Cleaning house on Saturday, I came across the video from my 20-year high school reunion. Blackford High School, San Jose, California, class of 1970. I shoved it into the VHS player (yes, I still have one) and settled in, mesmerized. The sound and picture were not good, but after all these years, it was fascinating. Look at those hairstyles, those clothes, and the facial hair on the guys. Look at how gorgeous I was with my big permed hair, contact lenses, stage makeup, and the sexy black velvet dress I used to wear for concerts. Where did that woman go?
As the cameraperson went from table to table, people answered a questionnaire about their lives. Most were married with children. Even those who were single had kids. Many referred to “having a family” instead of saying they had children. Only a few said they had no children. They said it almost apologetically. Randy, bless his heart, said, “I have no kids, but I still have a family.” Rosanne, a school principal said, “No kids, but I have a darling dog, Molly.”
I cited my three stepchildren and two step-grandchildren. Gosh, my family plate appeared to be full, didn’t it? I also talked about my writing and music, but that part was fuzzy on the tape. Fred, my handsome new husband, sat beside me, sipping his wine. He may have been the oldest person in the room, just as I was probably the youngest at his reunions, except for the servers.
After a while, the video got boring. We had 375 students in our graduating class, and I didn’t recognize most of the people at the reunion. The people I was close to in high school did not attend. We were not the popular kids; we were the nerds before that word became popular.
I got to thinking about how times have changed. It’s not just the hairstyles and music. In the ‘70s, having children was the norm, but now one in five women never have children, either by choice or by circumstance. Those 1970 grads started their families early. At 38, quite a few were already parents to teenagers. One woman was a grandmother. Today’s 38-year-olds might not yet have started having children, and some will wonder if they ever will.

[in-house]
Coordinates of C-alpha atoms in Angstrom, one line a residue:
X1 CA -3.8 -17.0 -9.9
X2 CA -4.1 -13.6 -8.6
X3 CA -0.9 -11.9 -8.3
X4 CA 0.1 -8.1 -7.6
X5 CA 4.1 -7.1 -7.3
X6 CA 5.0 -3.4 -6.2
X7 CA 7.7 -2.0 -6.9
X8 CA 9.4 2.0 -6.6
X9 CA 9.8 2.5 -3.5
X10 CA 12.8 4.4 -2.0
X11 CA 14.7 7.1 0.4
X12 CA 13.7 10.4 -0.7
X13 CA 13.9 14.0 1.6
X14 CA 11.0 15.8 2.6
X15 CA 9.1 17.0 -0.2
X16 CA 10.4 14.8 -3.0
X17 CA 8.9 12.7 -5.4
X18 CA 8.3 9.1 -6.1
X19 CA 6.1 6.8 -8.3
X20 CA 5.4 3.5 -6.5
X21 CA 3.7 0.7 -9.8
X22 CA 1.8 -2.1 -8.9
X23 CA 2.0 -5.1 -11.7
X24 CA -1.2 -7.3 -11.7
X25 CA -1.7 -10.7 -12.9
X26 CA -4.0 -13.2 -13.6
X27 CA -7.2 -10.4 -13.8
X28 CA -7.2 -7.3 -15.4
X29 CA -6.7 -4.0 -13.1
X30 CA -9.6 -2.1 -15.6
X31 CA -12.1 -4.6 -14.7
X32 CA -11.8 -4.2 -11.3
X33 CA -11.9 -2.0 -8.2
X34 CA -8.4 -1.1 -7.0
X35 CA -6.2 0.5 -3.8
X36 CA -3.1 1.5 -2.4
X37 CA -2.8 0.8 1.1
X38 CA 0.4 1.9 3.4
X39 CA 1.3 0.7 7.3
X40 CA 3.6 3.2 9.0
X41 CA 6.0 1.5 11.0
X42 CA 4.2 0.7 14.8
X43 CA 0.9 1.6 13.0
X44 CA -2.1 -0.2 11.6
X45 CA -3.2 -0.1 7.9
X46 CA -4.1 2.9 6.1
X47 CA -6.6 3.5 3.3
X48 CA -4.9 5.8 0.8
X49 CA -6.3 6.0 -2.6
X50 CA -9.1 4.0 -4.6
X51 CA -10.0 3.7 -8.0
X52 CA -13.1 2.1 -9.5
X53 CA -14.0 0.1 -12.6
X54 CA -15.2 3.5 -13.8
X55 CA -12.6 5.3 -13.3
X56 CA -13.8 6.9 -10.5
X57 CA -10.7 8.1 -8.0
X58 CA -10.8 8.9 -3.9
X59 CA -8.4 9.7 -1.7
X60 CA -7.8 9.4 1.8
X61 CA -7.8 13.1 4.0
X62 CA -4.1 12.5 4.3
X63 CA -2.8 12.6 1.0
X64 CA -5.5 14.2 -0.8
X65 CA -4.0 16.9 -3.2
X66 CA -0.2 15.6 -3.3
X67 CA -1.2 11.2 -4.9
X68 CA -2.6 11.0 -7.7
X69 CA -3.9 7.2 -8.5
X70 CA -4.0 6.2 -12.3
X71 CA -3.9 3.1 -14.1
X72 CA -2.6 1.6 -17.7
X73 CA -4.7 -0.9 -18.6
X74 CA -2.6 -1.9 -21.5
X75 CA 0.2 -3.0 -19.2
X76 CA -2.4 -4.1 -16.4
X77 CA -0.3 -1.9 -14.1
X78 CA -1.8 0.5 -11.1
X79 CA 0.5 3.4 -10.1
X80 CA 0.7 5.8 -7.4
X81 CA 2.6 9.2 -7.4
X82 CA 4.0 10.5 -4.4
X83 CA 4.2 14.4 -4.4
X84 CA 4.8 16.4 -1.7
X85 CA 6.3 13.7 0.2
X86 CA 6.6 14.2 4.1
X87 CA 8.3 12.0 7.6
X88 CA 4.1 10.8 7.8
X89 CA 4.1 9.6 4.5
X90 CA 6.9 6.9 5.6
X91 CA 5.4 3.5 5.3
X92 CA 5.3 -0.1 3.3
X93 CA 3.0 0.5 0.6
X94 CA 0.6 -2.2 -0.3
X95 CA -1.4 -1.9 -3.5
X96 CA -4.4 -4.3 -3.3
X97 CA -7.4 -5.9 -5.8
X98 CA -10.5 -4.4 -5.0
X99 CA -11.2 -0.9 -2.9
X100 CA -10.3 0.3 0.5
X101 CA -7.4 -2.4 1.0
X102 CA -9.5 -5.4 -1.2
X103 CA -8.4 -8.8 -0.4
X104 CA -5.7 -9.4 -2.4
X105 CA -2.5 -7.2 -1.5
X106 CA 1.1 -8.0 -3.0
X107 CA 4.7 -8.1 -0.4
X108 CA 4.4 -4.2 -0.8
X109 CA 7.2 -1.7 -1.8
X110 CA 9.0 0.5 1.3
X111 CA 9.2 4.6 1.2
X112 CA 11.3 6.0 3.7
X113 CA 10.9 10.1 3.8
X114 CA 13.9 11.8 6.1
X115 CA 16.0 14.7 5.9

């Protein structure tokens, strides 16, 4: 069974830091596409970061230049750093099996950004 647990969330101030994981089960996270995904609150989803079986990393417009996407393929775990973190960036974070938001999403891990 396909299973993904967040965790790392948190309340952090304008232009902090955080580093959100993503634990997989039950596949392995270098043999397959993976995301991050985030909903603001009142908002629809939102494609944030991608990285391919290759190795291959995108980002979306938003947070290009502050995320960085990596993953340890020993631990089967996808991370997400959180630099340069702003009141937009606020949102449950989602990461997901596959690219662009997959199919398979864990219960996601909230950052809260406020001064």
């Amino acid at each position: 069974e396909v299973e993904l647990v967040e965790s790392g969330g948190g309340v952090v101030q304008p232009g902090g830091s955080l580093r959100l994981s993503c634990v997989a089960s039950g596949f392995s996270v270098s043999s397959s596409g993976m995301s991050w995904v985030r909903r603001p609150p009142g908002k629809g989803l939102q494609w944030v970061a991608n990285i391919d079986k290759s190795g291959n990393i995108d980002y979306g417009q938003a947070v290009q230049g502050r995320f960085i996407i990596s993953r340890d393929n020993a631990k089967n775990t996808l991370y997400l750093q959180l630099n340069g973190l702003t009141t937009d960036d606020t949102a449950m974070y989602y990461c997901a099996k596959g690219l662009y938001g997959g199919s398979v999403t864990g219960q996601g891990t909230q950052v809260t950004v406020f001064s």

Birth control, although legal, was a lot trickier to get in the ‘70s, and the girls in my class who got pregnant before graduation disappeared in shame. Nearly everyone in my neighborhood was white and Catholic. Yes, things are different now.
At 38, most of us were peaking in our careers. Our families were blossoming, and we were still healthy and attractive—more attractive than we were in high school. Several, like me, had gone through heartbreak and were in the first blush of new love, but most were still enjoying their first marriages.
Only one person talked about hard times on the video. He said he was finally sober after many years of being an addict. God bless him. A half-dozen grads had died, mostly in Vietnam. But overall, we were doing well. I guess if we weren’t, we wouldn’t be there. I missed the 10-year reunion because I was in the middle of getting divorced and I couldn’t afford a ticket to the reunion.
I also had the video from the 25-year reunion, which I did not attend. A lot of people skipped that one. More were divorced. More admitted to not having kids. Several talked about their pets. One said she adopted a daughter. A prize went to the grad with the most children—five–but at 43, we weren’t likely to produce more babies. People talked about sons and daughters in the military and grandchildren on the way, but most of the emphasis was on their careers. These were some accomplished people. Or maybe it’s just that only the successful ones showed up.
The 50-year reunion is two years away. I imagine those grads who are still alive and able to get back to San Jose will be talking about grandchildren and great-grandchildren. Most will be retired. I will still be the one talking about her work because I’m not retired, I have no children, and the stepchildren are no longer part of my life, except for Facebook posts. I’ll still be the nerd.
Enough about me. I want to know about your reunion experiences. What is it like for people who graduated in the 80s, 90s, or 00s? Did you go? Did you feel left out because you didn’t have children, or did you find others in the same situation? Did you/would you stay home for fear you’ll feel bad among all the moms and dads?
Looking at those reunion tapes led me to thinking about what I have done with my life. When the camera focused on them, the grads summed up 20 or 25 years in a few sentences. What would you say?
Please share in the comments. I really want to know your thoughts on all of this.